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Table of Contents

PHP Syntax
PHP Comments
PHP 5 Variables
PHP echo and print Statements
PHP Data Types
PHP String Functions
PHP Constants
PHP Operators
PHP if...else...elseif Statements
PHP switch Statement
PHP while Loops
PHP for Loops
PHP Functions

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PHP 5 Syntax
The PHP script is executed on the server, and the plain HTML result is sent back to the browser.

Basic PHP Syntax


A PHP script can be placed anywhere in the document.
A PHP script starts with <?php and ends with ?>:
<?php
// PHP code goes here
?>

The default file extension for PHP files is ".php".


A PHP file normally contains HTML tags, and some PHP scripting code.
Below, we have an example of a simple PHP file, with a PHP script that uses a built-in PHP function "echo"
to output the text "Hello World!" on a web page:

Example
<!DOCTYPE html>
<html>
<body>
<h1>My first PHP page</h1>
<?php
echo "Hello World!";
?>
</body>
</html>

Run example

Note: PHP statements are terminated by semicolon (;). The closing tag of a block of PHP code also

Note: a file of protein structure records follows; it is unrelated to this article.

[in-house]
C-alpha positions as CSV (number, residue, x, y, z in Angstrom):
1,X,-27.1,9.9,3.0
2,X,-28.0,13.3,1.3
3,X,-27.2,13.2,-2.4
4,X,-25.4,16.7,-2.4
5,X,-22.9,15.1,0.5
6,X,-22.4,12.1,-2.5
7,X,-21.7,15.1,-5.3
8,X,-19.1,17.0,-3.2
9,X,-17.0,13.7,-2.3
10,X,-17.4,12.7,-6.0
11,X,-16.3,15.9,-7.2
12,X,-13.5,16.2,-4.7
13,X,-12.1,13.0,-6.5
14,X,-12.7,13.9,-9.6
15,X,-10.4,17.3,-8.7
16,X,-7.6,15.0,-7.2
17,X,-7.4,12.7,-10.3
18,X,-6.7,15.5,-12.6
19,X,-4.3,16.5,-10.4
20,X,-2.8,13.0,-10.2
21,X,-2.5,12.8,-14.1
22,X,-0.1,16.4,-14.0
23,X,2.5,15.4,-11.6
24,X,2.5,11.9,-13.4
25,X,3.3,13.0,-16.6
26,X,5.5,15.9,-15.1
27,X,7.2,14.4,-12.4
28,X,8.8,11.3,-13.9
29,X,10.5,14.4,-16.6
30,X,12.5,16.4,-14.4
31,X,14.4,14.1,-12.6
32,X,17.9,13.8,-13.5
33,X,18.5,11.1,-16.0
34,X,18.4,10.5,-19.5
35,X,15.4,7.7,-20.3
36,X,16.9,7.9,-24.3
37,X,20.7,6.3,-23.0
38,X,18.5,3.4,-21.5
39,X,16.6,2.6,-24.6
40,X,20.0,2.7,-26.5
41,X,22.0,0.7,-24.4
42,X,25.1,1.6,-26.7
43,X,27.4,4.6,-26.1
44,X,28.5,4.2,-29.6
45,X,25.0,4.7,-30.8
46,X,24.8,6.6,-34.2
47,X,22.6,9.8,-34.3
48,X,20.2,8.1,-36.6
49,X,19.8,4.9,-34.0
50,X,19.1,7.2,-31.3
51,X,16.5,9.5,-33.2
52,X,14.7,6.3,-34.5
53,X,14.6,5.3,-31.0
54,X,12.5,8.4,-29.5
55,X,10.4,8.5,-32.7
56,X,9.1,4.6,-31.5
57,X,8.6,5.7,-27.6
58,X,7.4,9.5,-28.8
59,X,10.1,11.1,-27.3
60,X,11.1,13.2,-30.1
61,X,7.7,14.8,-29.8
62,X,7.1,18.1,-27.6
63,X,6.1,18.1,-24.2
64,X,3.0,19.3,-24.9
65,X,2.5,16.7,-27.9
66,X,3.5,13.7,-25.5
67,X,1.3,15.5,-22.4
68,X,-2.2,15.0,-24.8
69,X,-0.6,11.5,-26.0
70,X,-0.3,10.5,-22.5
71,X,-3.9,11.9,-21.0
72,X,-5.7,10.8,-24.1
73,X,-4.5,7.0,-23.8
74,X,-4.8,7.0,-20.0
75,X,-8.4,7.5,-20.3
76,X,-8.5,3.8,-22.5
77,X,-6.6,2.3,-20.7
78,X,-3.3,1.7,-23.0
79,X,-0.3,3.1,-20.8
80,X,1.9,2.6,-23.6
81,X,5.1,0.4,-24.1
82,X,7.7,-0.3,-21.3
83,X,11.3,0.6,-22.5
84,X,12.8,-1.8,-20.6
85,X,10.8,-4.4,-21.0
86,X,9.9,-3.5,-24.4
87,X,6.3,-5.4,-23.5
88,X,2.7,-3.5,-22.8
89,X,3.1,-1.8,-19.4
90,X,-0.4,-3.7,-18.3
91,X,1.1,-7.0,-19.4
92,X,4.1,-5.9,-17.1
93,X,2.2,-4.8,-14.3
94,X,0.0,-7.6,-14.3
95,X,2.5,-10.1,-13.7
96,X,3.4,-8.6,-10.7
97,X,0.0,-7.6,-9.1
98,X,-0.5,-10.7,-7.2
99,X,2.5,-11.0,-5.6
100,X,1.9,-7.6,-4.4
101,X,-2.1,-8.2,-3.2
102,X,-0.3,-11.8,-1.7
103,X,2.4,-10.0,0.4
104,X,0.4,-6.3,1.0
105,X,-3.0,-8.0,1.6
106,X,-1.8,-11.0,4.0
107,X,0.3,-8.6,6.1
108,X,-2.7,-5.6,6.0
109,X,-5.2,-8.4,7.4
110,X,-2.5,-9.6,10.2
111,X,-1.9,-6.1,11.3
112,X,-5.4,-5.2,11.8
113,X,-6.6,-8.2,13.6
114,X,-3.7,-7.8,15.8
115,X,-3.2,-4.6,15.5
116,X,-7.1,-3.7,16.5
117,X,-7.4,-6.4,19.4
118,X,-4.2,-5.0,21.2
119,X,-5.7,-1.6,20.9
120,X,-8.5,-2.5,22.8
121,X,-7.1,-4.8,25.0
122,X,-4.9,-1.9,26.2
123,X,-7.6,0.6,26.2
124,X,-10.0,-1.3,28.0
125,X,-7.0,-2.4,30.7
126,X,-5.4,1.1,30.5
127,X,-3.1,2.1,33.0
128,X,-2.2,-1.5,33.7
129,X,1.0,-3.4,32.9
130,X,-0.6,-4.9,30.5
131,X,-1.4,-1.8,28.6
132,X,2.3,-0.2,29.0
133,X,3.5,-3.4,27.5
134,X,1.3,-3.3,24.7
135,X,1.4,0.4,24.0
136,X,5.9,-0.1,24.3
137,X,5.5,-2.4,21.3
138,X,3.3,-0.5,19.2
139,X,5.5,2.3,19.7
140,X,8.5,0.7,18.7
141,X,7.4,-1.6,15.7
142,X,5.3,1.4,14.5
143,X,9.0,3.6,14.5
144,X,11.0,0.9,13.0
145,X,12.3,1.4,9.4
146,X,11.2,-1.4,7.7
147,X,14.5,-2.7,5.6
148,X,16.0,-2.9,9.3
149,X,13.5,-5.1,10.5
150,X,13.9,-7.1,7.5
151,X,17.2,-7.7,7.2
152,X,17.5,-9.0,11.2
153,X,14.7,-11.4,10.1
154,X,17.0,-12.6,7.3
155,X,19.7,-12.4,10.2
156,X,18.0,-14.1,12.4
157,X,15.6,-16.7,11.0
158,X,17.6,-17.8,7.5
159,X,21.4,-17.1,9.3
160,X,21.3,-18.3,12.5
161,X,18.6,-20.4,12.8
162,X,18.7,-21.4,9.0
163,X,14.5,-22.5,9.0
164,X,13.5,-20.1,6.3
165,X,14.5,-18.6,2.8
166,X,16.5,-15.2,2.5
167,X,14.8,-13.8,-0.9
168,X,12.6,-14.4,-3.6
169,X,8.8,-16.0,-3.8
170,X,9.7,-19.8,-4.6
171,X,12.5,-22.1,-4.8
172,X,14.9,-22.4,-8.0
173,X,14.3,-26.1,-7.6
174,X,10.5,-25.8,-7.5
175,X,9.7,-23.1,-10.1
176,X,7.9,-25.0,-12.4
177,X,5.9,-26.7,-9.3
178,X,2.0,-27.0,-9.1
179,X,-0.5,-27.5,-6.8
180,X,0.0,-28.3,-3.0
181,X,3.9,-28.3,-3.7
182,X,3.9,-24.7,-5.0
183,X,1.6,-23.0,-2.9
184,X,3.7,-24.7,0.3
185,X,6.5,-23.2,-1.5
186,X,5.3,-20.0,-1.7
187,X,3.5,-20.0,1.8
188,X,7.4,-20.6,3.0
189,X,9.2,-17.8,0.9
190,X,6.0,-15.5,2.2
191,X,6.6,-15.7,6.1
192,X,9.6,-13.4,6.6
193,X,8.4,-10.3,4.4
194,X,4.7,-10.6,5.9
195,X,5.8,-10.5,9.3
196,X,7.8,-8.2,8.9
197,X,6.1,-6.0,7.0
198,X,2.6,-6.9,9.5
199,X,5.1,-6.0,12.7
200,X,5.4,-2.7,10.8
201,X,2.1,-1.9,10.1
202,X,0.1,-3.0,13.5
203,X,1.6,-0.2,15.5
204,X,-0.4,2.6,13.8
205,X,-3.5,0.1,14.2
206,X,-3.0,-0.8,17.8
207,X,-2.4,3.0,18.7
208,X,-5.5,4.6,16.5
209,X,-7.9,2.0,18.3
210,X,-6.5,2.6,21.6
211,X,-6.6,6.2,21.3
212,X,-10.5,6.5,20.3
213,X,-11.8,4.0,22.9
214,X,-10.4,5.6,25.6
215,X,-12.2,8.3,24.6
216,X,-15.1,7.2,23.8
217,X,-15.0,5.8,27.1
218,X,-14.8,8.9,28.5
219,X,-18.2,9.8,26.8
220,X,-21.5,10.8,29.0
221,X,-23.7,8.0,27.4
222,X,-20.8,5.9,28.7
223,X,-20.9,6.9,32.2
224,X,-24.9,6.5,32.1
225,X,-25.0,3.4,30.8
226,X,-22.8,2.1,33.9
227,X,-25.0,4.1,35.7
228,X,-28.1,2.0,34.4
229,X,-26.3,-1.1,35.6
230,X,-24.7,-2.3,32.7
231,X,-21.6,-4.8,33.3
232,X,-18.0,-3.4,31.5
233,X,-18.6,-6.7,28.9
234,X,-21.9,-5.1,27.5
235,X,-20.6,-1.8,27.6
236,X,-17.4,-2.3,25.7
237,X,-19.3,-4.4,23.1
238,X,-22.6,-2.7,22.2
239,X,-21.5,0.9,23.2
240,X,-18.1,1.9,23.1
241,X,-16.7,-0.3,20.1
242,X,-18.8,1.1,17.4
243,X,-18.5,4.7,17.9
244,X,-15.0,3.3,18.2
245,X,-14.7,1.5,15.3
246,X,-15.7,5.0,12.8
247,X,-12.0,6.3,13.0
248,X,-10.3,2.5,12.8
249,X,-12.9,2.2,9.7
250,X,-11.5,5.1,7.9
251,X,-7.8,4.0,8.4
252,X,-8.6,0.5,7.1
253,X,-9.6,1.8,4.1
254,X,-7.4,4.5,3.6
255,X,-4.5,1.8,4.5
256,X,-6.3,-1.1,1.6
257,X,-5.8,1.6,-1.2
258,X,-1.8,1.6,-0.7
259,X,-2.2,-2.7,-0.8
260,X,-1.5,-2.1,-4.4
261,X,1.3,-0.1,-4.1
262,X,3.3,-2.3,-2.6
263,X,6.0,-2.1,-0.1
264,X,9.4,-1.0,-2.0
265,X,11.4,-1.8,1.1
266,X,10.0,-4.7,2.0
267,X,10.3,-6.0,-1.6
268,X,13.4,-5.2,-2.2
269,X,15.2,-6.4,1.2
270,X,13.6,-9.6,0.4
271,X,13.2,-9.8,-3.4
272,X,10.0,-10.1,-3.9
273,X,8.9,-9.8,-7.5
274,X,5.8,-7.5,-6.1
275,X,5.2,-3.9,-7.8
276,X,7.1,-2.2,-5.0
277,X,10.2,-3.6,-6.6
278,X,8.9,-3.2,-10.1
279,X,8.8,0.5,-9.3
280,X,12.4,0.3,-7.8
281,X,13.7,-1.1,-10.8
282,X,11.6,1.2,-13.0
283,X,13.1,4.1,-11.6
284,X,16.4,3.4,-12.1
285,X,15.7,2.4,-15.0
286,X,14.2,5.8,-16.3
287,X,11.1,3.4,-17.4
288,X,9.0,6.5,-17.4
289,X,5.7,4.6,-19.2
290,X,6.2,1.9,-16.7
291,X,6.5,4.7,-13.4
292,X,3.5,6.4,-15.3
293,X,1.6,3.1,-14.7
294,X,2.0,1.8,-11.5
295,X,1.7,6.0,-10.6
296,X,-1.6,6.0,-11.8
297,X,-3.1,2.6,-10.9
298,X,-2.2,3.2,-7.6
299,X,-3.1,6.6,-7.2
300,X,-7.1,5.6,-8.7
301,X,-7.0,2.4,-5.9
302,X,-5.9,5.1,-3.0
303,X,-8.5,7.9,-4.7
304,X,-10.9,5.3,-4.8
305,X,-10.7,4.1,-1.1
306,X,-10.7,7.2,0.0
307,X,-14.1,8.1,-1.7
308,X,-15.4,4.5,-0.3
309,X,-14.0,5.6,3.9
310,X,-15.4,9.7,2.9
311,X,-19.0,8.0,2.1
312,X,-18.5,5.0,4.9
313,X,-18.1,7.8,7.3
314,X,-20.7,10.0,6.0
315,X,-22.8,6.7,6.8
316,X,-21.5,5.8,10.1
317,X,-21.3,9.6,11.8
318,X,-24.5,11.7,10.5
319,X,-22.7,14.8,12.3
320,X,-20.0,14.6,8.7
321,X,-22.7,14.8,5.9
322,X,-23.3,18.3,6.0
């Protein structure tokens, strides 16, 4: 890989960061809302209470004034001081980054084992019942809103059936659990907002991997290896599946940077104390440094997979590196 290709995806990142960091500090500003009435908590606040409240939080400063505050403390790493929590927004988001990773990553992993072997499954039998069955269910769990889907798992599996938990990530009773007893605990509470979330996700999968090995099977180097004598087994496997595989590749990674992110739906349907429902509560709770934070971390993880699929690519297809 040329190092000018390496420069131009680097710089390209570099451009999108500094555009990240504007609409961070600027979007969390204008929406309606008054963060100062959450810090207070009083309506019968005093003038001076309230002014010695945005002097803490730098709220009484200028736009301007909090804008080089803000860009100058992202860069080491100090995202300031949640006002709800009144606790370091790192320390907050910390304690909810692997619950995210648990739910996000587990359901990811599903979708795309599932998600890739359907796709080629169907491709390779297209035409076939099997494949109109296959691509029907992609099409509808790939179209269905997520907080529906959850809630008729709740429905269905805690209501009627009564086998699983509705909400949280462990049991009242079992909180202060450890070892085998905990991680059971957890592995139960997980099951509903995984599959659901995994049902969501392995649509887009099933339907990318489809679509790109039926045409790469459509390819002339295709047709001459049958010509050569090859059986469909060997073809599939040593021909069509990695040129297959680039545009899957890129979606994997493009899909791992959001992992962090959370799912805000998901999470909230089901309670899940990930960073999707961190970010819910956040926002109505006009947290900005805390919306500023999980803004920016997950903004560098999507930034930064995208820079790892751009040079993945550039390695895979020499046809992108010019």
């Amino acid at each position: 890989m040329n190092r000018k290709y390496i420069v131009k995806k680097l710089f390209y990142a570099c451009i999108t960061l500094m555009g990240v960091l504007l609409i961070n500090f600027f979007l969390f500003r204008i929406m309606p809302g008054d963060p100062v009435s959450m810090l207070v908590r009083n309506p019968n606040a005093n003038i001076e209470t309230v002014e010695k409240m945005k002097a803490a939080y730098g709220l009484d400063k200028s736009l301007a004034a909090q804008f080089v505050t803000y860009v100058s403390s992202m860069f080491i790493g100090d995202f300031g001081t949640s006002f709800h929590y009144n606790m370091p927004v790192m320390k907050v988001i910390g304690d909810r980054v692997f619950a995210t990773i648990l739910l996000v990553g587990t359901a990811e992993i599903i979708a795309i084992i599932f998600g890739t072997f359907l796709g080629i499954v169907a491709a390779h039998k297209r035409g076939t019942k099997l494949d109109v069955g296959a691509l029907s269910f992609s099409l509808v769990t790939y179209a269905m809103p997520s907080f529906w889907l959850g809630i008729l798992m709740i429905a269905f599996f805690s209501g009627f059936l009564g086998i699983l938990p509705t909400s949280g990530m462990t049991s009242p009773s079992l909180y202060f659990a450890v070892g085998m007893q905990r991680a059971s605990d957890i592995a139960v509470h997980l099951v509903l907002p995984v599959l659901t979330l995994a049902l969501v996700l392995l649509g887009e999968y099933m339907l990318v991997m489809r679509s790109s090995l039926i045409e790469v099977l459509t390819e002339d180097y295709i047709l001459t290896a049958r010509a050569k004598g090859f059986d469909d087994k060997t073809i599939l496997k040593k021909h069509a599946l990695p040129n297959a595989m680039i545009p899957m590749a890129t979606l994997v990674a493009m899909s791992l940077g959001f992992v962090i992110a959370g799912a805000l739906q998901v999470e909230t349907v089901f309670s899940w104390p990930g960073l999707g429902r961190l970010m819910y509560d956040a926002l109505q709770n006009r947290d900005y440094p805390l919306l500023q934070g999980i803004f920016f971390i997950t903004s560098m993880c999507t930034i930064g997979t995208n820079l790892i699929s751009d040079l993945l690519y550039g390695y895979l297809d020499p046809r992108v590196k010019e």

automatically implies a semicolon (so you do not have to have a semicolon terminating the last line of a
PHP block).

To Create A .php Document

1. Download a Web Server (WampServer/Xamp)


2. Install your web server
3. Start Your webserver

4.

Goto Start>>All Programs>>WampServer

5.

An

Icon will appear in the taskbar indicating that your WAMPserver is now online
6. Open Notepad++ or Notepad
7. Type the Code

8. Go to File Click Save

9. Goto My Computer>>C: drive>>wamp>>www>>Create a new folder and Open


10. Type Sample in the filename and Choose PHP in Save as Type and Click Save

11.
Open a Web Browser (chrome or Firefox) Type in the address
bar localhost/yourfoldername/

12. You will see the content of your folder click sample.php to run your PHP Document

Comments in PHP
A comment in PHP code is a line that is not read/executed as part of the program. Its only purpose is to
be read by someone who is editing the code!
Comments are useful for:

To let others understand what you are doing - Comments let other programmers understand what
you were doing in each step (if you work in a group)
To remind yourself what you did - Most programmers have experienced coming back to their own
work a year or two later and having to re-figure out what they did. Comments can remind you of
what you were thinking when you wrote the code

PHP supports three ways of commenting:

Example
<!DOCTYPE html>
<html>
<body>
<?php
// This is a single line comment
# This is also a single line comment
/*

This is a multiple lines comment block


that spans over more than
one line
*/
?>
</body>
</html>

Run example

PHP Case Sensitivity